Members of the International Reporting Project’s two-week tour of Rwanda take in the view from the top terrace of the Mille Collines Hotel, popularly known as “Hotel Rwanda.”
Credit: Andrew Meldrum

KIGALI, Rwanda — Built on a series of high hills, neat and tidy, lush with tropical vegetation, Kigali has a reputation as one of Africa’s prettiest capital cities.

Seeing Kigali for the first time by daylight, I can attest to all that. There is lots of large scale construction going on — a few hotel complexes, including a large Marriott, a huge conference center and new office buildings. Kigali is a city that is transforming before your eyes.

Kigali’s population has boomed in the past 10 years from an estimated 400,000 to 1 million today. And the growth is expected to continue to surge to 3 million in the next 20 years.

“When I first came here in 1996, it was just a little town. You had to take a dirt road from the airport into the city,” said a Zimbabwean friend who is in Kigali on business. “Now look at all the roads. No potholes!”

Kigali’s new, wide divided thoroughfares are, indeed, impressive, especially with the landscaped median strips boasting palm trees, grass and flowering plants, all well manicured and cared for.

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The morning started with an early morning downpour and then the clouds gave way to sunny weather and then another thunderstorm. The rains here are plentiful. Exploring the city is a breeze thanks to the excellent roads.

First stop was the new State House Museum, the official residence of President Juvenal Habyarimana, whose death when his plane was shot down in 1994 set off the genocide of the Tutsis. The sprawling residence is fairly rundown and sparsely furnished and gives off an impressively eerie vibe. Habyarimana’s presidential jet was shot down right over the grounds of his garden. The wreckage of the plane is still there and the tour guide pointed to where Habyarimana’s body landed. The genocide against the Tutsis started immediately.

Adding to the creepy feeling of the place was the security, which forbids anyone from taking pictures of the remnants of the plane or the interior of the house. Plus, in the house are secret panels. One opens to a gun storage closet and another hidden door opens to a hidden staircase leading to large attic rooms where clandestine meetings were held.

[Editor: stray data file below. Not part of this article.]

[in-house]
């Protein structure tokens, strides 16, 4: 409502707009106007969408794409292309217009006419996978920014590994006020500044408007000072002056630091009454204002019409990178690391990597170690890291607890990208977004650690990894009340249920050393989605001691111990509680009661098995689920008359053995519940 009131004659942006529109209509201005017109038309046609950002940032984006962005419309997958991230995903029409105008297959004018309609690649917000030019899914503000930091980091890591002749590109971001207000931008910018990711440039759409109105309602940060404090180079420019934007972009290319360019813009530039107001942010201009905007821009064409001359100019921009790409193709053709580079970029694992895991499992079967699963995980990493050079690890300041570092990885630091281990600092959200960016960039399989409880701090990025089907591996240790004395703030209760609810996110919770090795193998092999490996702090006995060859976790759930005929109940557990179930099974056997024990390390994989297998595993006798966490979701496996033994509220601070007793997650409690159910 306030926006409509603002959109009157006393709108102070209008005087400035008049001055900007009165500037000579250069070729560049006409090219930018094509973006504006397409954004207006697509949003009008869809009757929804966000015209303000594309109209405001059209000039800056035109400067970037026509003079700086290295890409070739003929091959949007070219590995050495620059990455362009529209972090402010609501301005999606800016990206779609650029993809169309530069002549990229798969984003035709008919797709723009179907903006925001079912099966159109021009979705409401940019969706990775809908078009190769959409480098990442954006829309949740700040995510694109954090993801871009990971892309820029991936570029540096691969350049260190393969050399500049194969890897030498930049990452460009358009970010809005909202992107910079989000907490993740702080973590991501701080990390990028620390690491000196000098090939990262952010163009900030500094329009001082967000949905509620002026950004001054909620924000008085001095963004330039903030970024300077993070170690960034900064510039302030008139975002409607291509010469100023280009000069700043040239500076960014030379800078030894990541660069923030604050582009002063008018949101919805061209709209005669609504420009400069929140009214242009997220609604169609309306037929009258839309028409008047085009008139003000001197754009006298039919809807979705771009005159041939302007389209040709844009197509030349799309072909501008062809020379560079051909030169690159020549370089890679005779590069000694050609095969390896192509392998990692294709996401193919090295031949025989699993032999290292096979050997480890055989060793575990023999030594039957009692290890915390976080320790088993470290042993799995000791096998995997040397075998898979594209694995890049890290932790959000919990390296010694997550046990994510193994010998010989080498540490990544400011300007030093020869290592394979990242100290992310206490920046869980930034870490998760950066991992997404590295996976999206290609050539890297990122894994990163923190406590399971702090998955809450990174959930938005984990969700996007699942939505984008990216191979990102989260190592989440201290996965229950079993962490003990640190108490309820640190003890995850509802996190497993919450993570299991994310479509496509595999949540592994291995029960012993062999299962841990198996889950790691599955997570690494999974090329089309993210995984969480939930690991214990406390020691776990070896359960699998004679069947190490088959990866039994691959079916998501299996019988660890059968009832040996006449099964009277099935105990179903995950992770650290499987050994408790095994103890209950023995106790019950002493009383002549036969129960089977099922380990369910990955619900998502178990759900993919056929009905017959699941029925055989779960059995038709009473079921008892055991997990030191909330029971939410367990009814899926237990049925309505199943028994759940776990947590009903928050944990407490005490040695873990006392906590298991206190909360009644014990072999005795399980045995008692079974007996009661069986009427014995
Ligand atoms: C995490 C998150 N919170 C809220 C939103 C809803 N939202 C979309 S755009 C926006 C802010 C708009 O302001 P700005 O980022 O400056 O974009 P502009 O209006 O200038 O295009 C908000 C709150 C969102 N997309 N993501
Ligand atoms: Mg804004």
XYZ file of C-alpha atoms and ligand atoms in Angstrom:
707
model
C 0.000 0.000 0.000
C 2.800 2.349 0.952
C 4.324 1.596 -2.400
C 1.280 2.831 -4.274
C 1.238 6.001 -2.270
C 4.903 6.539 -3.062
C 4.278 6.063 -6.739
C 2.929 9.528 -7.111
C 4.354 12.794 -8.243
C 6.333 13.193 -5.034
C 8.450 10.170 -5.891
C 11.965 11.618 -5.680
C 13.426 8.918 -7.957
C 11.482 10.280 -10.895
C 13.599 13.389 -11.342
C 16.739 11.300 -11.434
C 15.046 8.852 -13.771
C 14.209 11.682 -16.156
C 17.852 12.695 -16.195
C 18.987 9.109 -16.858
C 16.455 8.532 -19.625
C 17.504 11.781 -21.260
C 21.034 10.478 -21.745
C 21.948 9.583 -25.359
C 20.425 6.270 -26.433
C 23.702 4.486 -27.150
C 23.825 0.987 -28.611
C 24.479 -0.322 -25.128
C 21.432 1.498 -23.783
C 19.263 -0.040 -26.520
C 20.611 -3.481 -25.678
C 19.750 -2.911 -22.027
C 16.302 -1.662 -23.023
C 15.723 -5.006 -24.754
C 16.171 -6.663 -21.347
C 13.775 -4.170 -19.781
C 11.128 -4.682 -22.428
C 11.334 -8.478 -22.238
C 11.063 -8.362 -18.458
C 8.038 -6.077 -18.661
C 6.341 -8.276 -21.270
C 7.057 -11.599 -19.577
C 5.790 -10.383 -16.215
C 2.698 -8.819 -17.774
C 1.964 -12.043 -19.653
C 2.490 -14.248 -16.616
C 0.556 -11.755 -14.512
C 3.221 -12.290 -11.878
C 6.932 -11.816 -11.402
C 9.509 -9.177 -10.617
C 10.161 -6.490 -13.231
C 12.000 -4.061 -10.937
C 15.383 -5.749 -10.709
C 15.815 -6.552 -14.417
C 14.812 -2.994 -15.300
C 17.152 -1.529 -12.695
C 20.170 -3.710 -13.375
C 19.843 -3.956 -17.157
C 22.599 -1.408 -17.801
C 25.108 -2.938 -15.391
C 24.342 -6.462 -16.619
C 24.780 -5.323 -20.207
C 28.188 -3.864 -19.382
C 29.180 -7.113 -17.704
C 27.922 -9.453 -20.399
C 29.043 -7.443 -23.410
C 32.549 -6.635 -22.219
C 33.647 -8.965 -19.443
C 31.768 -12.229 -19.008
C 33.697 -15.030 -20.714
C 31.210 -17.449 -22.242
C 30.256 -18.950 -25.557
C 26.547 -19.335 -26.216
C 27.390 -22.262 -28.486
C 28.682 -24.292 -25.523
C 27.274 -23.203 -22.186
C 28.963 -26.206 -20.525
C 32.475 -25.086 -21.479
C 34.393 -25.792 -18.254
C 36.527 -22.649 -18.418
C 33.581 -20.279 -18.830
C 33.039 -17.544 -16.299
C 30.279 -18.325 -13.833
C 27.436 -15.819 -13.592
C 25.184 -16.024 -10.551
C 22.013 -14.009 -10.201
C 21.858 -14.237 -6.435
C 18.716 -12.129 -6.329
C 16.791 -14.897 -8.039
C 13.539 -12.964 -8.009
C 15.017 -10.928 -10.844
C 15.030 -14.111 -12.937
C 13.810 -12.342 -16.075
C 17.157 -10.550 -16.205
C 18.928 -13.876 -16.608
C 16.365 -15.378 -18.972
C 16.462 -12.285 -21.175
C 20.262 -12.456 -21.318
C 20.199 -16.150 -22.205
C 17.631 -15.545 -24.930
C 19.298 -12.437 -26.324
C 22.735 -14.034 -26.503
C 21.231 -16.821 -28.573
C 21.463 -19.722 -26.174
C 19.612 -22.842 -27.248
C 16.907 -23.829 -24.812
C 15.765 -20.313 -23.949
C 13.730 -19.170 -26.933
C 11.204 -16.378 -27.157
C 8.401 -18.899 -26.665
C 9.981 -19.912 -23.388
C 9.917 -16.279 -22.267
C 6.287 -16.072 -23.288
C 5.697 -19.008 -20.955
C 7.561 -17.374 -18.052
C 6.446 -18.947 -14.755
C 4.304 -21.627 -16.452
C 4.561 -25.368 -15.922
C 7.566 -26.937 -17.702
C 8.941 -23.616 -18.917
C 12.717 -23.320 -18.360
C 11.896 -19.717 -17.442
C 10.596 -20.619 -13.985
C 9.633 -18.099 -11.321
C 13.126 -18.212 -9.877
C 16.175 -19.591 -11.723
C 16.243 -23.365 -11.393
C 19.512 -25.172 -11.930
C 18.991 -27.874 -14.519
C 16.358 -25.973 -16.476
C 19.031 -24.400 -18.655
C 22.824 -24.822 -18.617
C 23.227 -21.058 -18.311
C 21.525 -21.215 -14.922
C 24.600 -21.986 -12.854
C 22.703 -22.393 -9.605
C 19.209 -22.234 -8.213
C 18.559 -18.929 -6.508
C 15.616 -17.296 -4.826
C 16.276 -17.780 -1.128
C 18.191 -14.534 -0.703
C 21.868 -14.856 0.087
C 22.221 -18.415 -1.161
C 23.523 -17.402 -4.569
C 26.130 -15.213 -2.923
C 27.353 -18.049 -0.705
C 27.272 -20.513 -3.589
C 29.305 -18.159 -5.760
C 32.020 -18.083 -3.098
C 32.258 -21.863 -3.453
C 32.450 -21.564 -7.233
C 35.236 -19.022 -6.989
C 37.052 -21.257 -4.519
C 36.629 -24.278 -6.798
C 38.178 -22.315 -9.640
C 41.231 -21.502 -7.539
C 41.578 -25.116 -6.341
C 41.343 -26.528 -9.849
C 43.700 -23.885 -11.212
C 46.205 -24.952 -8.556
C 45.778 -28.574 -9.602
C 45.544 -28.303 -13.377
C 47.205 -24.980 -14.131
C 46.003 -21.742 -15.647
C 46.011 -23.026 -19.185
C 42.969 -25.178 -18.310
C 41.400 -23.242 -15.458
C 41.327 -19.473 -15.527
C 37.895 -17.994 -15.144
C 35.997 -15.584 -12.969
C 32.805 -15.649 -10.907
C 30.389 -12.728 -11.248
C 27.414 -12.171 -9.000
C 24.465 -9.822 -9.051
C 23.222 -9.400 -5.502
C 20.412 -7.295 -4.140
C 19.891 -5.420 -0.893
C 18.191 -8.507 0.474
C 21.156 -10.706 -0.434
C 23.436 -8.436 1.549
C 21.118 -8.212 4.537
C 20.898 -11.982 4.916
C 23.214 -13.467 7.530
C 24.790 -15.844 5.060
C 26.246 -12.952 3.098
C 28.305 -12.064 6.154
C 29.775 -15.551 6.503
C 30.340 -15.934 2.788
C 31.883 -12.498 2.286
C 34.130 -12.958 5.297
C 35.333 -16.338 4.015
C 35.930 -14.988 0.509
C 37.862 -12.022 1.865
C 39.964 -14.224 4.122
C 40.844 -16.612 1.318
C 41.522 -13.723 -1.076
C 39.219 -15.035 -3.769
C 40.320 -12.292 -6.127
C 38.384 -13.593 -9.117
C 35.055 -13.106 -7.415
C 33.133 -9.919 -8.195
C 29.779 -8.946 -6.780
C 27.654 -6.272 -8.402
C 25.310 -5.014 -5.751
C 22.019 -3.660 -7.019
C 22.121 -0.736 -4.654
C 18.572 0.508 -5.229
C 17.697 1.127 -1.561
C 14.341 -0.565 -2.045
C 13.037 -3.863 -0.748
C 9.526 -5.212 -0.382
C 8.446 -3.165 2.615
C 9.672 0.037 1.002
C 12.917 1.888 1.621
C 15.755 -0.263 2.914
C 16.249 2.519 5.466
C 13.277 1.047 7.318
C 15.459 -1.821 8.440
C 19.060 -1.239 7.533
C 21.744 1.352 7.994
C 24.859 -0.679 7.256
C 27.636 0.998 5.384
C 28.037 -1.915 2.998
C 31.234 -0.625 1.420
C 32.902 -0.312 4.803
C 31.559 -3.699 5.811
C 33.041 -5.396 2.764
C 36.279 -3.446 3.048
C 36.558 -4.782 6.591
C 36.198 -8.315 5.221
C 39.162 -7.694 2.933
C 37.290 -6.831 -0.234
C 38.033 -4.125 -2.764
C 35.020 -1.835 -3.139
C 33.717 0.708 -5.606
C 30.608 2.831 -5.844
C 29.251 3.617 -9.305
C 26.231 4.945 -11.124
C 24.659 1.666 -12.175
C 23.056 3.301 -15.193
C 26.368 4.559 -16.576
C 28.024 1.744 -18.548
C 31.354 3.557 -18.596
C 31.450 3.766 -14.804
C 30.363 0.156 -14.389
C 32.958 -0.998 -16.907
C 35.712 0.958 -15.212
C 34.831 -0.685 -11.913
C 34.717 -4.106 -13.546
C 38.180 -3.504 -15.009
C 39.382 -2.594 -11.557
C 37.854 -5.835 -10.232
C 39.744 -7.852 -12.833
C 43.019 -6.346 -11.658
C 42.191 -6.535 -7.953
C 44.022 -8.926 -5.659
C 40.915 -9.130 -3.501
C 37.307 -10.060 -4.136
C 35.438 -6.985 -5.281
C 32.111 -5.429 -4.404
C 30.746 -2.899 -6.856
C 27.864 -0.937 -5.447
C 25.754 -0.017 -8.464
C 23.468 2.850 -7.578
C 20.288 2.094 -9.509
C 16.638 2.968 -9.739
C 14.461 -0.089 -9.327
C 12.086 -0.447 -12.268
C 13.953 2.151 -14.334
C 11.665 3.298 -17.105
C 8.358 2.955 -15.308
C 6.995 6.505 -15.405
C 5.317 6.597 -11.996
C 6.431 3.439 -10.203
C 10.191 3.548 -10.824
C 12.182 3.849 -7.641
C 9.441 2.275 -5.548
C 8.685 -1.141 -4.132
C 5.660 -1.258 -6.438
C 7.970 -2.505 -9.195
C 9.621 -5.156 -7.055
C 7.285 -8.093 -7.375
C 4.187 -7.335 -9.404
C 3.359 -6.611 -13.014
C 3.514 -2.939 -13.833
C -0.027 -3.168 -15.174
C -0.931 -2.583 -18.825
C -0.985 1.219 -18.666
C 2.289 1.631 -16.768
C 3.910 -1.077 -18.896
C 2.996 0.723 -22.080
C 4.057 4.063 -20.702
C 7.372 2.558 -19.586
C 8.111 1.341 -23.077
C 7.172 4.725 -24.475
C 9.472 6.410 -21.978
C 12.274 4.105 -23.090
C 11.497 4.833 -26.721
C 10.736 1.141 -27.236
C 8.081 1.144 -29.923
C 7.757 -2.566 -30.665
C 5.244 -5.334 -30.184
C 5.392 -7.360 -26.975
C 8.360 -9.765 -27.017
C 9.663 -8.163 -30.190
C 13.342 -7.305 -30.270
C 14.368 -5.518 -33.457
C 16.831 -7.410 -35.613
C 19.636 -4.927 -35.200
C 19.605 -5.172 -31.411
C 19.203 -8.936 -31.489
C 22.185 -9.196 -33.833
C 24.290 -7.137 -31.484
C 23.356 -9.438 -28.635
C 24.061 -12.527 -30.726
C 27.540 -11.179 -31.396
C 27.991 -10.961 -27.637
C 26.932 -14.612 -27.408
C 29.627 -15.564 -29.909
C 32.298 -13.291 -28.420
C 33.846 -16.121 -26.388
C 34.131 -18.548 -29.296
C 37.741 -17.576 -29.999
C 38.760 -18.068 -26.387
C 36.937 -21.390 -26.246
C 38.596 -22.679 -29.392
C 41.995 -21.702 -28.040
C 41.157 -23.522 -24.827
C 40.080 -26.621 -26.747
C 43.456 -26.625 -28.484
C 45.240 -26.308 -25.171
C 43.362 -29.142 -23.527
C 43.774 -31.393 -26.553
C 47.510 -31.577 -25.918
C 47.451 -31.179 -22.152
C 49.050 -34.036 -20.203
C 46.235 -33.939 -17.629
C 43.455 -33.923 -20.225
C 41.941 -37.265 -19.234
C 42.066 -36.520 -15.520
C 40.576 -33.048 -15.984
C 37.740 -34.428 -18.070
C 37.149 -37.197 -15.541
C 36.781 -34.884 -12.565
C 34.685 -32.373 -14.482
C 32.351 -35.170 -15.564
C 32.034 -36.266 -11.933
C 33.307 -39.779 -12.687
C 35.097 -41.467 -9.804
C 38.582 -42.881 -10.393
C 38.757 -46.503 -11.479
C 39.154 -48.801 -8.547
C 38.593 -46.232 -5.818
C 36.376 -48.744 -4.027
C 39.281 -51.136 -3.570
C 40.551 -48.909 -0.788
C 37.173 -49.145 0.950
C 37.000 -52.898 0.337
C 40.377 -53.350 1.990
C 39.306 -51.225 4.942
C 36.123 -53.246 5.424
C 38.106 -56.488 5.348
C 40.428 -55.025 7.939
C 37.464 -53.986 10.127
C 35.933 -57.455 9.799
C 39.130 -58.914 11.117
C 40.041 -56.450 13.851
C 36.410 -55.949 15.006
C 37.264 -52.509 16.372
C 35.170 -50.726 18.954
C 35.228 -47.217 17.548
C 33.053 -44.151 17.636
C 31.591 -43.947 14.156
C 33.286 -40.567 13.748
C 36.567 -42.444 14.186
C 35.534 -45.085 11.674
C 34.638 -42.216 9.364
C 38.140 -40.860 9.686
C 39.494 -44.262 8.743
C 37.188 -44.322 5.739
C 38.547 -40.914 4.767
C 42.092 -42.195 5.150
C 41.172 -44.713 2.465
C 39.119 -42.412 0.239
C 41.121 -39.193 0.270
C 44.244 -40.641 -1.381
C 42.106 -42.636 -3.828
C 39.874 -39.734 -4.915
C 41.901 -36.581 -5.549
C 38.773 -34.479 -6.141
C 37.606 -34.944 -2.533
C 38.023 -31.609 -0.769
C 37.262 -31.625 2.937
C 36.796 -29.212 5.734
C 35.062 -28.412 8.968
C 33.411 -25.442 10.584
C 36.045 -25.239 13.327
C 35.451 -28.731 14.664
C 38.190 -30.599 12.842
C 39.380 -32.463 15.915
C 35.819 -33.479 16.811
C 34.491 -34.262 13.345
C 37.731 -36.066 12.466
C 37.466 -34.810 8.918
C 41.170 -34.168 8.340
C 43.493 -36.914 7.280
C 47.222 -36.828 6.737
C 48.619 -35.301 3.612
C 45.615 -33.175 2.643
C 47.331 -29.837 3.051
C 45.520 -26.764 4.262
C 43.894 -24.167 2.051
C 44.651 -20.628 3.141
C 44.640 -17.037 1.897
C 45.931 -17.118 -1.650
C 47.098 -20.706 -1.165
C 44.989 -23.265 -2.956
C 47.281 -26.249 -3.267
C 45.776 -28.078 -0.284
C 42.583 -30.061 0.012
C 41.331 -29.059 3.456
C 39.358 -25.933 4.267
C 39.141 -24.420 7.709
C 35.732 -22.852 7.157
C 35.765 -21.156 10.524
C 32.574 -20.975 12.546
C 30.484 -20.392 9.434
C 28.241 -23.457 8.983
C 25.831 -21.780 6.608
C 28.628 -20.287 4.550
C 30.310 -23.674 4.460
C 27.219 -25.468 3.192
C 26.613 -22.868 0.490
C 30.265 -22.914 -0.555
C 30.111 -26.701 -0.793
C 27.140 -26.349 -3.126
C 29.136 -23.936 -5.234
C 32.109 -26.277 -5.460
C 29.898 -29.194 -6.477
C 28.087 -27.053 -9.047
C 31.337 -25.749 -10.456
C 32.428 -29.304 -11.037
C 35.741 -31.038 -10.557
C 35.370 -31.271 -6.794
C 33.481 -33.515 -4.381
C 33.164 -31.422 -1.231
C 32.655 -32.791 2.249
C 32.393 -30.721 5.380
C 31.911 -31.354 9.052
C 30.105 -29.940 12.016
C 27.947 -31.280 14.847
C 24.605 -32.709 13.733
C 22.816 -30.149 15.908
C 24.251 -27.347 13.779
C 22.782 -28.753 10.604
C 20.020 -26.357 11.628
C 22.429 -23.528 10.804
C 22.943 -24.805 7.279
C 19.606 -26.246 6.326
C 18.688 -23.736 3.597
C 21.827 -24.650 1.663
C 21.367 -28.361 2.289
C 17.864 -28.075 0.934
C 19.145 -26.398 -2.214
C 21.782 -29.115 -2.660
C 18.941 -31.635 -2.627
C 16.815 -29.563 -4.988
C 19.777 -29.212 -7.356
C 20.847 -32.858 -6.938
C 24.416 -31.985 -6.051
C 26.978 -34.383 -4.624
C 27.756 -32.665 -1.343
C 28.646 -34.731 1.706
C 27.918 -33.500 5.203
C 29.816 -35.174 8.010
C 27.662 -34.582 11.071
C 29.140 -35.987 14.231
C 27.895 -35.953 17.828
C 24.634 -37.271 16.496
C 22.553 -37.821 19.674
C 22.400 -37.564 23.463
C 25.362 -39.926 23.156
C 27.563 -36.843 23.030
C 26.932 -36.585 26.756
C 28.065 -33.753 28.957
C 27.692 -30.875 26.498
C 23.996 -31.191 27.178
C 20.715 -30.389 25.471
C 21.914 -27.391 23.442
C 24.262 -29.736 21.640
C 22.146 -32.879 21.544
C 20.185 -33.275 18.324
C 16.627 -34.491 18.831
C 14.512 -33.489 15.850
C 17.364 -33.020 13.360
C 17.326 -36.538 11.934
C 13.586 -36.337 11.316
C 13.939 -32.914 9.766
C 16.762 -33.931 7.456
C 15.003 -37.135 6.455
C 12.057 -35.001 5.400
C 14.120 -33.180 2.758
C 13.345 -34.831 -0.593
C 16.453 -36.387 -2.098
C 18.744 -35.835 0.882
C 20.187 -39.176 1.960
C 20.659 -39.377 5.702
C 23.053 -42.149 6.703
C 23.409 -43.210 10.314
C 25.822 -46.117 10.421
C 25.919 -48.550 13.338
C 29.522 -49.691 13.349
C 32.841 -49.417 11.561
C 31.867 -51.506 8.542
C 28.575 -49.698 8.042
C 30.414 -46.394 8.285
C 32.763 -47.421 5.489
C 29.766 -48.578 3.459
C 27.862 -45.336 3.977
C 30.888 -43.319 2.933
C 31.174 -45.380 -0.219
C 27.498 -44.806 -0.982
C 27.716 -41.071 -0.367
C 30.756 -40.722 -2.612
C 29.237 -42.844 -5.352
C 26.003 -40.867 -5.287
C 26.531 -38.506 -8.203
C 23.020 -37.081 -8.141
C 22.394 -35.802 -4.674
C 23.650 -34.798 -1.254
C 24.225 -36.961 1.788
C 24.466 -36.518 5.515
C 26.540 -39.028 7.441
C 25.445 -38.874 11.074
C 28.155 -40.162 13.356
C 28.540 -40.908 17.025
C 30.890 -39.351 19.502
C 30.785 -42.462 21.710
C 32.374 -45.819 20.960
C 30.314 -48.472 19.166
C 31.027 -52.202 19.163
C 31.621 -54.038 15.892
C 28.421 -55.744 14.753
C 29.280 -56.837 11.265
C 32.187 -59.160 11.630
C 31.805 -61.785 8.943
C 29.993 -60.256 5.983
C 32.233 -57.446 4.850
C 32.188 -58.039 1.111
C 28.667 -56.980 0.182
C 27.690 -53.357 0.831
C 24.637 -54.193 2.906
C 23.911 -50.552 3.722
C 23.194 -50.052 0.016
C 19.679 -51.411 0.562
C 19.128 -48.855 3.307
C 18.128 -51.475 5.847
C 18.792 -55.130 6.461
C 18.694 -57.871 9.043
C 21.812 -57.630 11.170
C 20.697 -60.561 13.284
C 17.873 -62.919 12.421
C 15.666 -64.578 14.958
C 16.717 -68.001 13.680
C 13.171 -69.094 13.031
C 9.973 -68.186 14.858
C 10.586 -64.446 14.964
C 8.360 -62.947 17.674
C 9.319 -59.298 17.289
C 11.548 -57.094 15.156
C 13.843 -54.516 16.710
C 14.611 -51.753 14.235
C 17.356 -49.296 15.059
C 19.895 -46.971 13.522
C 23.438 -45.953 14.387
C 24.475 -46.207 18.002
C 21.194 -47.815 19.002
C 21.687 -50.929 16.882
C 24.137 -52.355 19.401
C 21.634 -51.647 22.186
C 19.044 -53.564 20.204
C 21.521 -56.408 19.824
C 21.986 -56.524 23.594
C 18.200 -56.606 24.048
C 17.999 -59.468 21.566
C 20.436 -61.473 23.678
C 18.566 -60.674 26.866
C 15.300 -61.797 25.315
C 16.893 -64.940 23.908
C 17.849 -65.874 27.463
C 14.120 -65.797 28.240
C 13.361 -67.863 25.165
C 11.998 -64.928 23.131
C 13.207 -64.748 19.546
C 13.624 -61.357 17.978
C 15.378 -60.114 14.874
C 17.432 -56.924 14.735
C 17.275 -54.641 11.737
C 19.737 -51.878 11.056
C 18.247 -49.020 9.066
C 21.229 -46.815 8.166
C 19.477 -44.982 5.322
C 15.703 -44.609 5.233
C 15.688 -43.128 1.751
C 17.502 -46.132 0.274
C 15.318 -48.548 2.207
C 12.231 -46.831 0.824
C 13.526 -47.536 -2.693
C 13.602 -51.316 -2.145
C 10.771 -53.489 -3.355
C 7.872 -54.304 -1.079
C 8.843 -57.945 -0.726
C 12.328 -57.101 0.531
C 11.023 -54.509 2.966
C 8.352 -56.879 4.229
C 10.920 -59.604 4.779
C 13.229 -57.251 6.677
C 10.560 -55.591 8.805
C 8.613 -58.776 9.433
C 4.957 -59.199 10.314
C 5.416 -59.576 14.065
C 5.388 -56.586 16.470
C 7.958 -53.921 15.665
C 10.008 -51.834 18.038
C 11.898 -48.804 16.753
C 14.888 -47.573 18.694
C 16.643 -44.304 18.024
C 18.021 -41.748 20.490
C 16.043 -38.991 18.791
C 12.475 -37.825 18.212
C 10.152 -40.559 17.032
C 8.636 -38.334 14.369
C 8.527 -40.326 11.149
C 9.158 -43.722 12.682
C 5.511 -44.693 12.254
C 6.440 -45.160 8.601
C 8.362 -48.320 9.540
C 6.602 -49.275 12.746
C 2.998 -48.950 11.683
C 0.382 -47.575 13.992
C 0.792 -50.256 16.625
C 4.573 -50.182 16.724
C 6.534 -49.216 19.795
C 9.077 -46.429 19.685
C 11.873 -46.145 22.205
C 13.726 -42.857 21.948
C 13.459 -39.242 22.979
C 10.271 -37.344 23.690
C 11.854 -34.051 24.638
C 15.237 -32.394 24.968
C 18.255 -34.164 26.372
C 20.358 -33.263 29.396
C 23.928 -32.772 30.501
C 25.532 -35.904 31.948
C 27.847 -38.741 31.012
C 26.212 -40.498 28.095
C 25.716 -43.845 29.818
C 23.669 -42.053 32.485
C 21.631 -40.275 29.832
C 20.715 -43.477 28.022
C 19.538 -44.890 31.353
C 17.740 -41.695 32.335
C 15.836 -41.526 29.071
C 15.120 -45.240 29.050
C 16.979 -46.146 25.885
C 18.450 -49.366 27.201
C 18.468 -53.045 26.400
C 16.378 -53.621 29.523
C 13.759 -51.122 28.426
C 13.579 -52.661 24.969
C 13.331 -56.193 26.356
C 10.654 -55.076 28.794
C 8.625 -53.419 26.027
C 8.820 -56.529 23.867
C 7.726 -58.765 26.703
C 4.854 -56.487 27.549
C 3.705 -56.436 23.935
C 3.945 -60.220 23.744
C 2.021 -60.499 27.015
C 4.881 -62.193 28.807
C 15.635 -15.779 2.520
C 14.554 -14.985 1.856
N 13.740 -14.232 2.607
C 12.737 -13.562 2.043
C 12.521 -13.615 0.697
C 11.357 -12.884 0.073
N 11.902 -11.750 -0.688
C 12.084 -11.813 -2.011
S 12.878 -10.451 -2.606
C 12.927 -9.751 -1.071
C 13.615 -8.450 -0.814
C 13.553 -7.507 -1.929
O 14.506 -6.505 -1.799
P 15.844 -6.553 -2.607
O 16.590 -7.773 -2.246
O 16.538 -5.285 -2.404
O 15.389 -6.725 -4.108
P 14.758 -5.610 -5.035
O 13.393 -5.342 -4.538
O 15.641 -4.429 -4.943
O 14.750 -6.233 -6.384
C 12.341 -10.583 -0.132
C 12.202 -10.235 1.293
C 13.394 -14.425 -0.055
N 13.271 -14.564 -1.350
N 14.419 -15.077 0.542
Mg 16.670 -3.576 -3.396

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And then there is the snake pool where the superstitious Habyarimana kept a huge python with distinctive white markings around its head. The president believed the snake gave him protection and, according to the tour guide, the snake disappeared after the plane crash.

It really did feel like a haunted house, especially as it was ground zero for the genocide. People say that the killing of Tutsis began on the orders of Mrs. Habyarimana.

It felt good to open the windows for a fresh breeze on the drive back into Kigali’s downtown where we went to the Mille Collines Hotel, popularly known as “Hotel Rwanda.”

This is the international hotel where more than 1,000 Tutsis hid during the genocide, sheltered by the hotel manager Paul Rusesabagina. The story was made into the film “Hotel Rwanda” and it’s wonderful to come into the lobby of that haven. French businessmen and tourists enjoyed lunch in the garden overlooking kids splashing in the pool.

The hotel is immaculate and pleasant and well run. It has a compelling sense of history. Yet when we members of the International Reporting Project’s current tour of Rwanda requested to speak to a hotel manager about the story, we were told there was no one who could speak about it.

In his book “Ordinary Man,” Rusesagagina describes how the hotel filled up with Tutsis trying to escape from the massacres. Several times he felt the situation was hopeless and all in the hotel would be slaughtered, and he wrote that when he went up to the hotel’s roof terrace to look at the view of the surrounding hills to say goodbye to his country.

The view from that top floor is gorgeous. We journalists went up there to take in the inspiring vista.

“See over there, all those red roofs? Just a few years ago that was all bush. And over there was undeveloped, and over there, too,” said Rwandan journalist Fred Mwasa. “So much has been built, so much has changed. Even if you go away for a few weeks, when you come back to Kigali, you see new things. Good things. Progress. But even under good things, there are some who suffer from the changes.”

Mwasa said many Rwandans are proud of the Mille Collines Hotel.

“It is one of our best hotels and it has a distinguished history. Secretly, quietly, many people are proud of Milles Collines. They know that at least somebody did something against the genocide,” said Mwasa. “People don’t talk about their pride in the Milles Collines, though, because they don’t want to be associated with Paul Rusesabagina. He is now declared as an enemy of Kagame and of Rwanda.”

I had hoped a visit to “Hotel Rwanda” would be infused with a sense of hope and would clear out the lingering menace of Habyarimana’s house. But with Paul Rusesabagina in exile because of his opposition to President Paul Kagame, the Milles Collines Hotel has an unspoken history, like so much else in Rwanda.

Andrew Meldrum's trip to Rwanda has been made possible by the International Reporting Project.

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